from the Circuit Court of Du Page County. No. 18-OV-422
Honorable Christine T. Cody, Judge, Presiding.
J. Piscopo, of Law Offices of Cooper, Storm & Piscopo, of
Geneva, for appellant.
brief filed for appellee.
JUSTICE JORGENSEN delivered the judgment of the court, with
opinion. Justices Zenoff and Burke concurred in the judgment
1 Following a bench trial, defendant, Peter Spelson, was
found to have violated a Village of Lisle (Village) ordinance
prohibiting parking in a handicapped parking space. He
appeals, contending that the space in question was not
properly reserved for handicapped parking. We affirm.
2 I. BACKGROUND
3 At trial, Lisle police officer Schebo testified that she
was dispatched to an Extended Stay of America to investigate
a complaint that a vehicle was improperly parked in a
handicapped space. She saw a white Cadillac registered to
defendant parked directly over a large blue and white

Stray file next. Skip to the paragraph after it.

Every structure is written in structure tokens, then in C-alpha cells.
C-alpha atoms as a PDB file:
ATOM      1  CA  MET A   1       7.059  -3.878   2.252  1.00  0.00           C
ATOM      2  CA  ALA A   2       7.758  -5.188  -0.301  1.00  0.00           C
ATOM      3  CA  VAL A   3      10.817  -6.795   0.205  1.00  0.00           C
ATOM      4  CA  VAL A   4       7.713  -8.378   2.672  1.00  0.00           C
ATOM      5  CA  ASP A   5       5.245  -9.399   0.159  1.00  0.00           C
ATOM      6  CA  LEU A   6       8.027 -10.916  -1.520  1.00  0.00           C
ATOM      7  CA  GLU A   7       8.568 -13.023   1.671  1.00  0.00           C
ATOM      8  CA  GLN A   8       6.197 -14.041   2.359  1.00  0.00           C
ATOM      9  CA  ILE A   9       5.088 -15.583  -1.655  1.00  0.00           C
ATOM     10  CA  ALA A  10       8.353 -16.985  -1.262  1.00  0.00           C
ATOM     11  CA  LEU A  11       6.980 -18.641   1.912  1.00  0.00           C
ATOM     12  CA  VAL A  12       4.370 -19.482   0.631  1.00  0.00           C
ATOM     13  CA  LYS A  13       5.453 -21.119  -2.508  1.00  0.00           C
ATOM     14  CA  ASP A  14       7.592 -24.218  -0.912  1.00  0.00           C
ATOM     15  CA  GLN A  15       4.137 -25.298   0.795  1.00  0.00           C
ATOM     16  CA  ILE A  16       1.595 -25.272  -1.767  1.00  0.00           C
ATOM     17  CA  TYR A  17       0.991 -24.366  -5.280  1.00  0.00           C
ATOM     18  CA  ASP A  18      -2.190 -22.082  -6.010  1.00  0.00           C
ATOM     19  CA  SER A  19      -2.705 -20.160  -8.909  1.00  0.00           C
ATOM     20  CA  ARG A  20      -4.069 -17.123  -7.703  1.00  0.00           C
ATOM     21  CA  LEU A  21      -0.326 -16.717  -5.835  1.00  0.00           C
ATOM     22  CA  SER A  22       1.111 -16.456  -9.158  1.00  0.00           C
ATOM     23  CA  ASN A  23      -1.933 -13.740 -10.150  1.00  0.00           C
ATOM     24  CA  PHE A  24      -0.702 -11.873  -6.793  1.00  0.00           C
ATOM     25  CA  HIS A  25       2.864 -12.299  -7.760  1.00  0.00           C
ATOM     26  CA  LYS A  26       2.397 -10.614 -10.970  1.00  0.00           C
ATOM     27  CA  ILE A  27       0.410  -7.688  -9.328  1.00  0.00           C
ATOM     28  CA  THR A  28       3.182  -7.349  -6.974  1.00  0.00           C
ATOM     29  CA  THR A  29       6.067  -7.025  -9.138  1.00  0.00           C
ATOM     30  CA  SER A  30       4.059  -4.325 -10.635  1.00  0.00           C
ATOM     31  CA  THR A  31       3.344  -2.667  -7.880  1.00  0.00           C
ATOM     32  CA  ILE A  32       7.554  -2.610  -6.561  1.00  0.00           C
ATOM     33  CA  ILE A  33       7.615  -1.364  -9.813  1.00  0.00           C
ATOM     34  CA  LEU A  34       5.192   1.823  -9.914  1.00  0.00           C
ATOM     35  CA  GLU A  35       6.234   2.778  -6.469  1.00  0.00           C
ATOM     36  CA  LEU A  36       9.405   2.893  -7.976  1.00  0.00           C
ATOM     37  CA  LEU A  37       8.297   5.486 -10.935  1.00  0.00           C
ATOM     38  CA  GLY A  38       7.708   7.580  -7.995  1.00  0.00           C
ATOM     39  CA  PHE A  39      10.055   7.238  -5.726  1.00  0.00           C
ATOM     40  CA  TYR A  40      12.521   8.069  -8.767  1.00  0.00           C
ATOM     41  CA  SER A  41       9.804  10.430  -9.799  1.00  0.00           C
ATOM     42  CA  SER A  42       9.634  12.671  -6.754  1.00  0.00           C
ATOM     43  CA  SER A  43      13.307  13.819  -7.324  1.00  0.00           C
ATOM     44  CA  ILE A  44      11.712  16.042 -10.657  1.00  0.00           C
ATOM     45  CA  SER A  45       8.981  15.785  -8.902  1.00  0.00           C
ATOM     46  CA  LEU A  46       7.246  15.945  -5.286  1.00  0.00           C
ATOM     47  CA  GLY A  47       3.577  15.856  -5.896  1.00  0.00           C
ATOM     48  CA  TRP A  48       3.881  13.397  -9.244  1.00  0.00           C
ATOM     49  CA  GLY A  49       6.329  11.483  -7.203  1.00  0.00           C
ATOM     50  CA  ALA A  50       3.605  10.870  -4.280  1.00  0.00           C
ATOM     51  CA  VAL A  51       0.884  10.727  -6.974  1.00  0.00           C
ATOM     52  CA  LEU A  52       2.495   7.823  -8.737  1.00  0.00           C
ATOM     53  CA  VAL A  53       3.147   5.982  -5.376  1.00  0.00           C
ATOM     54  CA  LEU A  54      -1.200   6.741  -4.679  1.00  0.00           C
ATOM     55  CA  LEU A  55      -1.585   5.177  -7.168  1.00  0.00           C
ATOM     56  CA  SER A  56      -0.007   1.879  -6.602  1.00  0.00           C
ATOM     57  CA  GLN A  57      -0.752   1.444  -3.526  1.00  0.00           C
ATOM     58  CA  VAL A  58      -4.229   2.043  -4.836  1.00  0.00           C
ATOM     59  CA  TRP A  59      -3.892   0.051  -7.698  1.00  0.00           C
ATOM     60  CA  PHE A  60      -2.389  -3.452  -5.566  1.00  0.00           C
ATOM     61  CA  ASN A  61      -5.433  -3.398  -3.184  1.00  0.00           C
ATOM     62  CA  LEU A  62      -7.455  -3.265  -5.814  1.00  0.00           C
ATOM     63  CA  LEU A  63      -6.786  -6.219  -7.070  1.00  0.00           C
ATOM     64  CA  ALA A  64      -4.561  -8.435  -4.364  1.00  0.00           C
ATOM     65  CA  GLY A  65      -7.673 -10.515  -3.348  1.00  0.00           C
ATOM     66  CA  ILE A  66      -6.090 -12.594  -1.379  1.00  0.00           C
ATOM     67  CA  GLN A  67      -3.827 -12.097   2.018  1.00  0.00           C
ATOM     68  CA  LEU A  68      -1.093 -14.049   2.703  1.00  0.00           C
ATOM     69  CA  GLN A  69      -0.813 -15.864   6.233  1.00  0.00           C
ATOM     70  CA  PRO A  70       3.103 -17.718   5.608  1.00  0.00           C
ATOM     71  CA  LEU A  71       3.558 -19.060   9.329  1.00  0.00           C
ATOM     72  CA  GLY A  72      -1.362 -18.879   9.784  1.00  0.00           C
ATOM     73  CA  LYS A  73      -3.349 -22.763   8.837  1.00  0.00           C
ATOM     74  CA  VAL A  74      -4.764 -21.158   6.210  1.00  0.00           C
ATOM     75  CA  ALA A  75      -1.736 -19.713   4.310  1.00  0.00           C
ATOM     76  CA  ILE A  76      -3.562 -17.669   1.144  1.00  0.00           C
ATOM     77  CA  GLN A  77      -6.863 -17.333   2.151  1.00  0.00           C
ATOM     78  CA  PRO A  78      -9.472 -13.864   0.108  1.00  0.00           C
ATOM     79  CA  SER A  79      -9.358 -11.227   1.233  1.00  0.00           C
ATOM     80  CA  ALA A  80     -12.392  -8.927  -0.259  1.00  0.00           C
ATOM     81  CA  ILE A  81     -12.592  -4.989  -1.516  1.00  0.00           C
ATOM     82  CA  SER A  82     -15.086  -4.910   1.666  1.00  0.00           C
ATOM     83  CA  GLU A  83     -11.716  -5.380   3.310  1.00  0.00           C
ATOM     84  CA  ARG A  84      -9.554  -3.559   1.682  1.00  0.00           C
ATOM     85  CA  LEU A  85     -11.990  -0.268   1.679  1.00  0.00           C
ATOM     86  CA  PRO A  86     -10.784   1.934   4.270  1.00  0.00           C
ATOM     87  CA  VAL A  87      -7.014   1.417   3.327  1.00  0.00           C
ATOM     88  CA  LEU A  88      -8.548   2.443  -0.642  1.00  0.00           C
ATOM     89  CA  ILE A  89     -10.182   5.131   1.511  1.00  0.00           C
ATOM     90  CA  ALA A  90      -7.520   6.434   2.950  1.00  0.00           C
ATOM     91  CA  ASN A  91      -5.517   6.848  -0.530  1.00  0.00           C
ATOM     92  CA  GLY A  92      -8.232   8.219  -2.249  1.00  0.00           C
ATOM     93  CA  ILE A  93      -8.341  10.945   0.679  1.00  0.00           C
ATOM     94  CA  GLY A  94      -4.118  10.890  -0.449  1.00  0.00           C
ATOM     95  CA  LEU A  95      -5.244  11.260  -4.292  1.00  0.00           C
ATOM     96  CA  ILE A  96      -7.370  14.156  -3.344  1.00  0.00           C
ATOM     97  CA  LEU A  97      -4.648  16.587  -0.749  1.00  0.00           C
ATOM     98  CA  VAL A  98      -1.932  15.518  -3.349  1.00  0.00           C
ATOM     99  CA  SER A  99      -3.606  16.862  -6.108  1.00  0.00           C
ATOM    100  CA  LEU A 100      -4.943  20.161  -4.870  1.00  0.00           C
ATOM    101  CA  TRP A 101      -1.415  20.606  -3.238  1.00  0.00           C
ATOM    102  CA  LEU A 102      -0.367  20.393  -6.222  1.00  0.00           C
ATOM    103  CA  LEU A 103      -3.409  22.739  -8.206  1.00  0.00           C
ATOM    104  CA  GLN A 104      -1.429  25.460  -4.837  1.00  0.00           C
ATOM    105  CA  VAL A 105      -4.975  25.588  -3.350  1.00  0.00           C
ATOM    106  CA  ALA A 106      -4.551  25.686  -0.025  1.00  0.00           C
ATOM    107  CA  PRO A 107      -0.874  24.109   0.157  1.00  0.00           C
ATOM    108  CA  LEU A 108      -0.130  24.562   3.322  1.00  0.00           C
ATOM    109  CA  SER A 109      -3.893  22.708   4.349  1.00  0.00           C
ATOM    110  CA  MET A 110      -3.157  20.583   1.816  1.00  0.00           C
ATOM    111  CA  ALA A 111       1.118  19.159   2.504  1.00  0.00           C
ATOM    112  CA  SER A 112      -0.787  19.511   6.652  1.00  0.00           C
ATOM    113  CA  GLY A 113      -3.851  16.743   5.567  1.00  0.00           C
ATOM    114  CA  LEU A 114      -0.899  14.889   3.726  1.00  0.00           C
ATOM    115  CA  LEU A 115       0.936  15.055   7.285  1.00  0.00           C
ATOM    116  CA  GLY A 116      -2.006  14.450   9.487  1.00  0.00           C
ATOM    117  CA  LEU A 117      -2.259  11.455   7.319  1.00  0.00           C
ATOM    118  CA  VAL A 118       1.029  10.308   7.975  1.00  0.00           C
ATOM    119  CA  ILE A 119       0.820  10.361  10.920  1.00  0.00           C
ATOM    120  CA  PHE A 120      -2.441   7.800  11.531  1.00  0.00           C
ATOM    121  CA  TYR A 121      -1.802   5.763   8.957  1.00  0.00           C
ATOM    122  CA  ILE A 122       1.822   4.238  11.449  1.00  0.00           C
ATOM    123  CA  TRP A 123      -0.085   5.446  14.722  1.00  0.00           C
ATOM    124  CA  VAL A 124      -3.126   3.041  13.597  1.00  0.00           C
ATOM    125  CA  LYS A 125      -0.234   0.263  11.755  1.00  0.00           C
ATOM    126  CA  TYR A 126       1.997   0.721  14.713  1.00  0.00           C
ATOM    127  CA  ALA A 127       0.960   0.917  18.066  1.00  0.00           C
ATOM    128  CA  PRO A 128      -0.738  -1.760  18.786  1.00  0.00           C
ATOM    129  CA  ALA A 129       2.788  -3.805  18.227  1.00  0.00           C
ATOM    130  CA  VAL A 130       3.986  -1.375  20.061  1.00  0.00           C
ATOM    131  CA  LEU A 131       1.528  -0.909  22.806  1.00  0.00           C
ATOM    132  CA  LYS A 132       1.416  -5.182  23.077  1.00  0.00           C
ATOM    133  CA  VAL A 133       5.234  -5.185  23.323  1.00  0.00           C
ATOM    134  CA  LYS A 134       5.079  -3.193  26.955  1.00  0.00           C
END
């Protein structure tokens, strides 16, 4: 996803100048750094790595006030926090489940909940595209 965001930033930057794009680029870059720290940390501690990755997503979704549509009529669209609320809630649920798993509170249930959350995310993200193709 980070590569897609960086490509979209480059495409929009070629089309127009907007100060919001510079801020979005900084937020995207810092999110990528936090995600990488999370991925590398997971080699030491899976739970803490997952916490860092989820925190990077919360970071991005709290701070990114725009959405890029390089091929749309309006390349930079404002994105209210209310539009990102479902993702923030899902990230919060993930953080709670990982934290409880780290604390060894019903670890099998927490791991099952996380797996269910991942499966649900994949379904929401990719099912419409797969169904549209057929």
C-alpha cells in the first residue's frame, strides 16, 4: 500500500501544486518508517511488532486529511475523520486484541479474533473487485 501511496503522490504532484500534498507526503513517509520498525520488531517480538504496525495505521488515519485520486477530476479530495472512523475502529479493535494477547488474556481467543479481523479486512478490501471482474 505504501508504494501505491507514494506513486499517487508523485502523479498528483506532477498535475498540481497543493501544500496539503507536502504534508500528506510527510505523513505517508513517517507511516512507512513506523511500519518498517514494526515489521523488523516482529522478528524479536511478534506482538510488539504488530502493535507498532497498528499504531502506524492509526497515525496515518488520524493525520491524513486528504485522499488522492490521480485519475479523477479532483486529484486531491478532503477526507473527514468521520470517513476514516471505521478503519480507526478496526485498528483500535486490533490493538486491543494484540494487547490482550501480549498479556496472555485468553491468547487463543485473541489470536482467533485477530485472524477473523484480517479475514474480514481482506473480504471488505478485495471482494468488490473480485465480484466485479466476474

4 Defendant testified that he was parked on the west side of
the hotel. There was no handicapped sign directly in front of
the space. A sign hung on a pillar to the left of that space.
The space was approximately 92 inches wide. He did not notice
the blue wheelchair symbol on that date.
5 On cross-examination, defendant testified that he had lived
at the Extended Stay for about a year. He said that, over the
course of the year, he had routinely parked in one of two
parking lots adjacent to the building and was familiar with
the layout of the parking lot, including the handicapped spot
6 Defendant argued that the configuration and dimensions of
the parking space and the placement of the sign failed to
give him reasonable notice that the space was reserved for
7 The court found defendant guilty, concluding that defendant
was not credible and that the markings and signage were
sufficient to put a reasonable person on notice that the spot
was designated for handicapped use. The court found that
defendant specifically knew that he had parked in a
handicapped spot. The court fined defendant $295, including
court costs. Defendant timely appeals.
8 II. ANALYSIS
9 Defendant contends that the space in which he parked did
not meet the statutory guidelines for a handicapped parking
space, and thus he could not be found guilty as a matter of
law. He further argues that the court's finding that a
reasonable person would have recognized it as a ...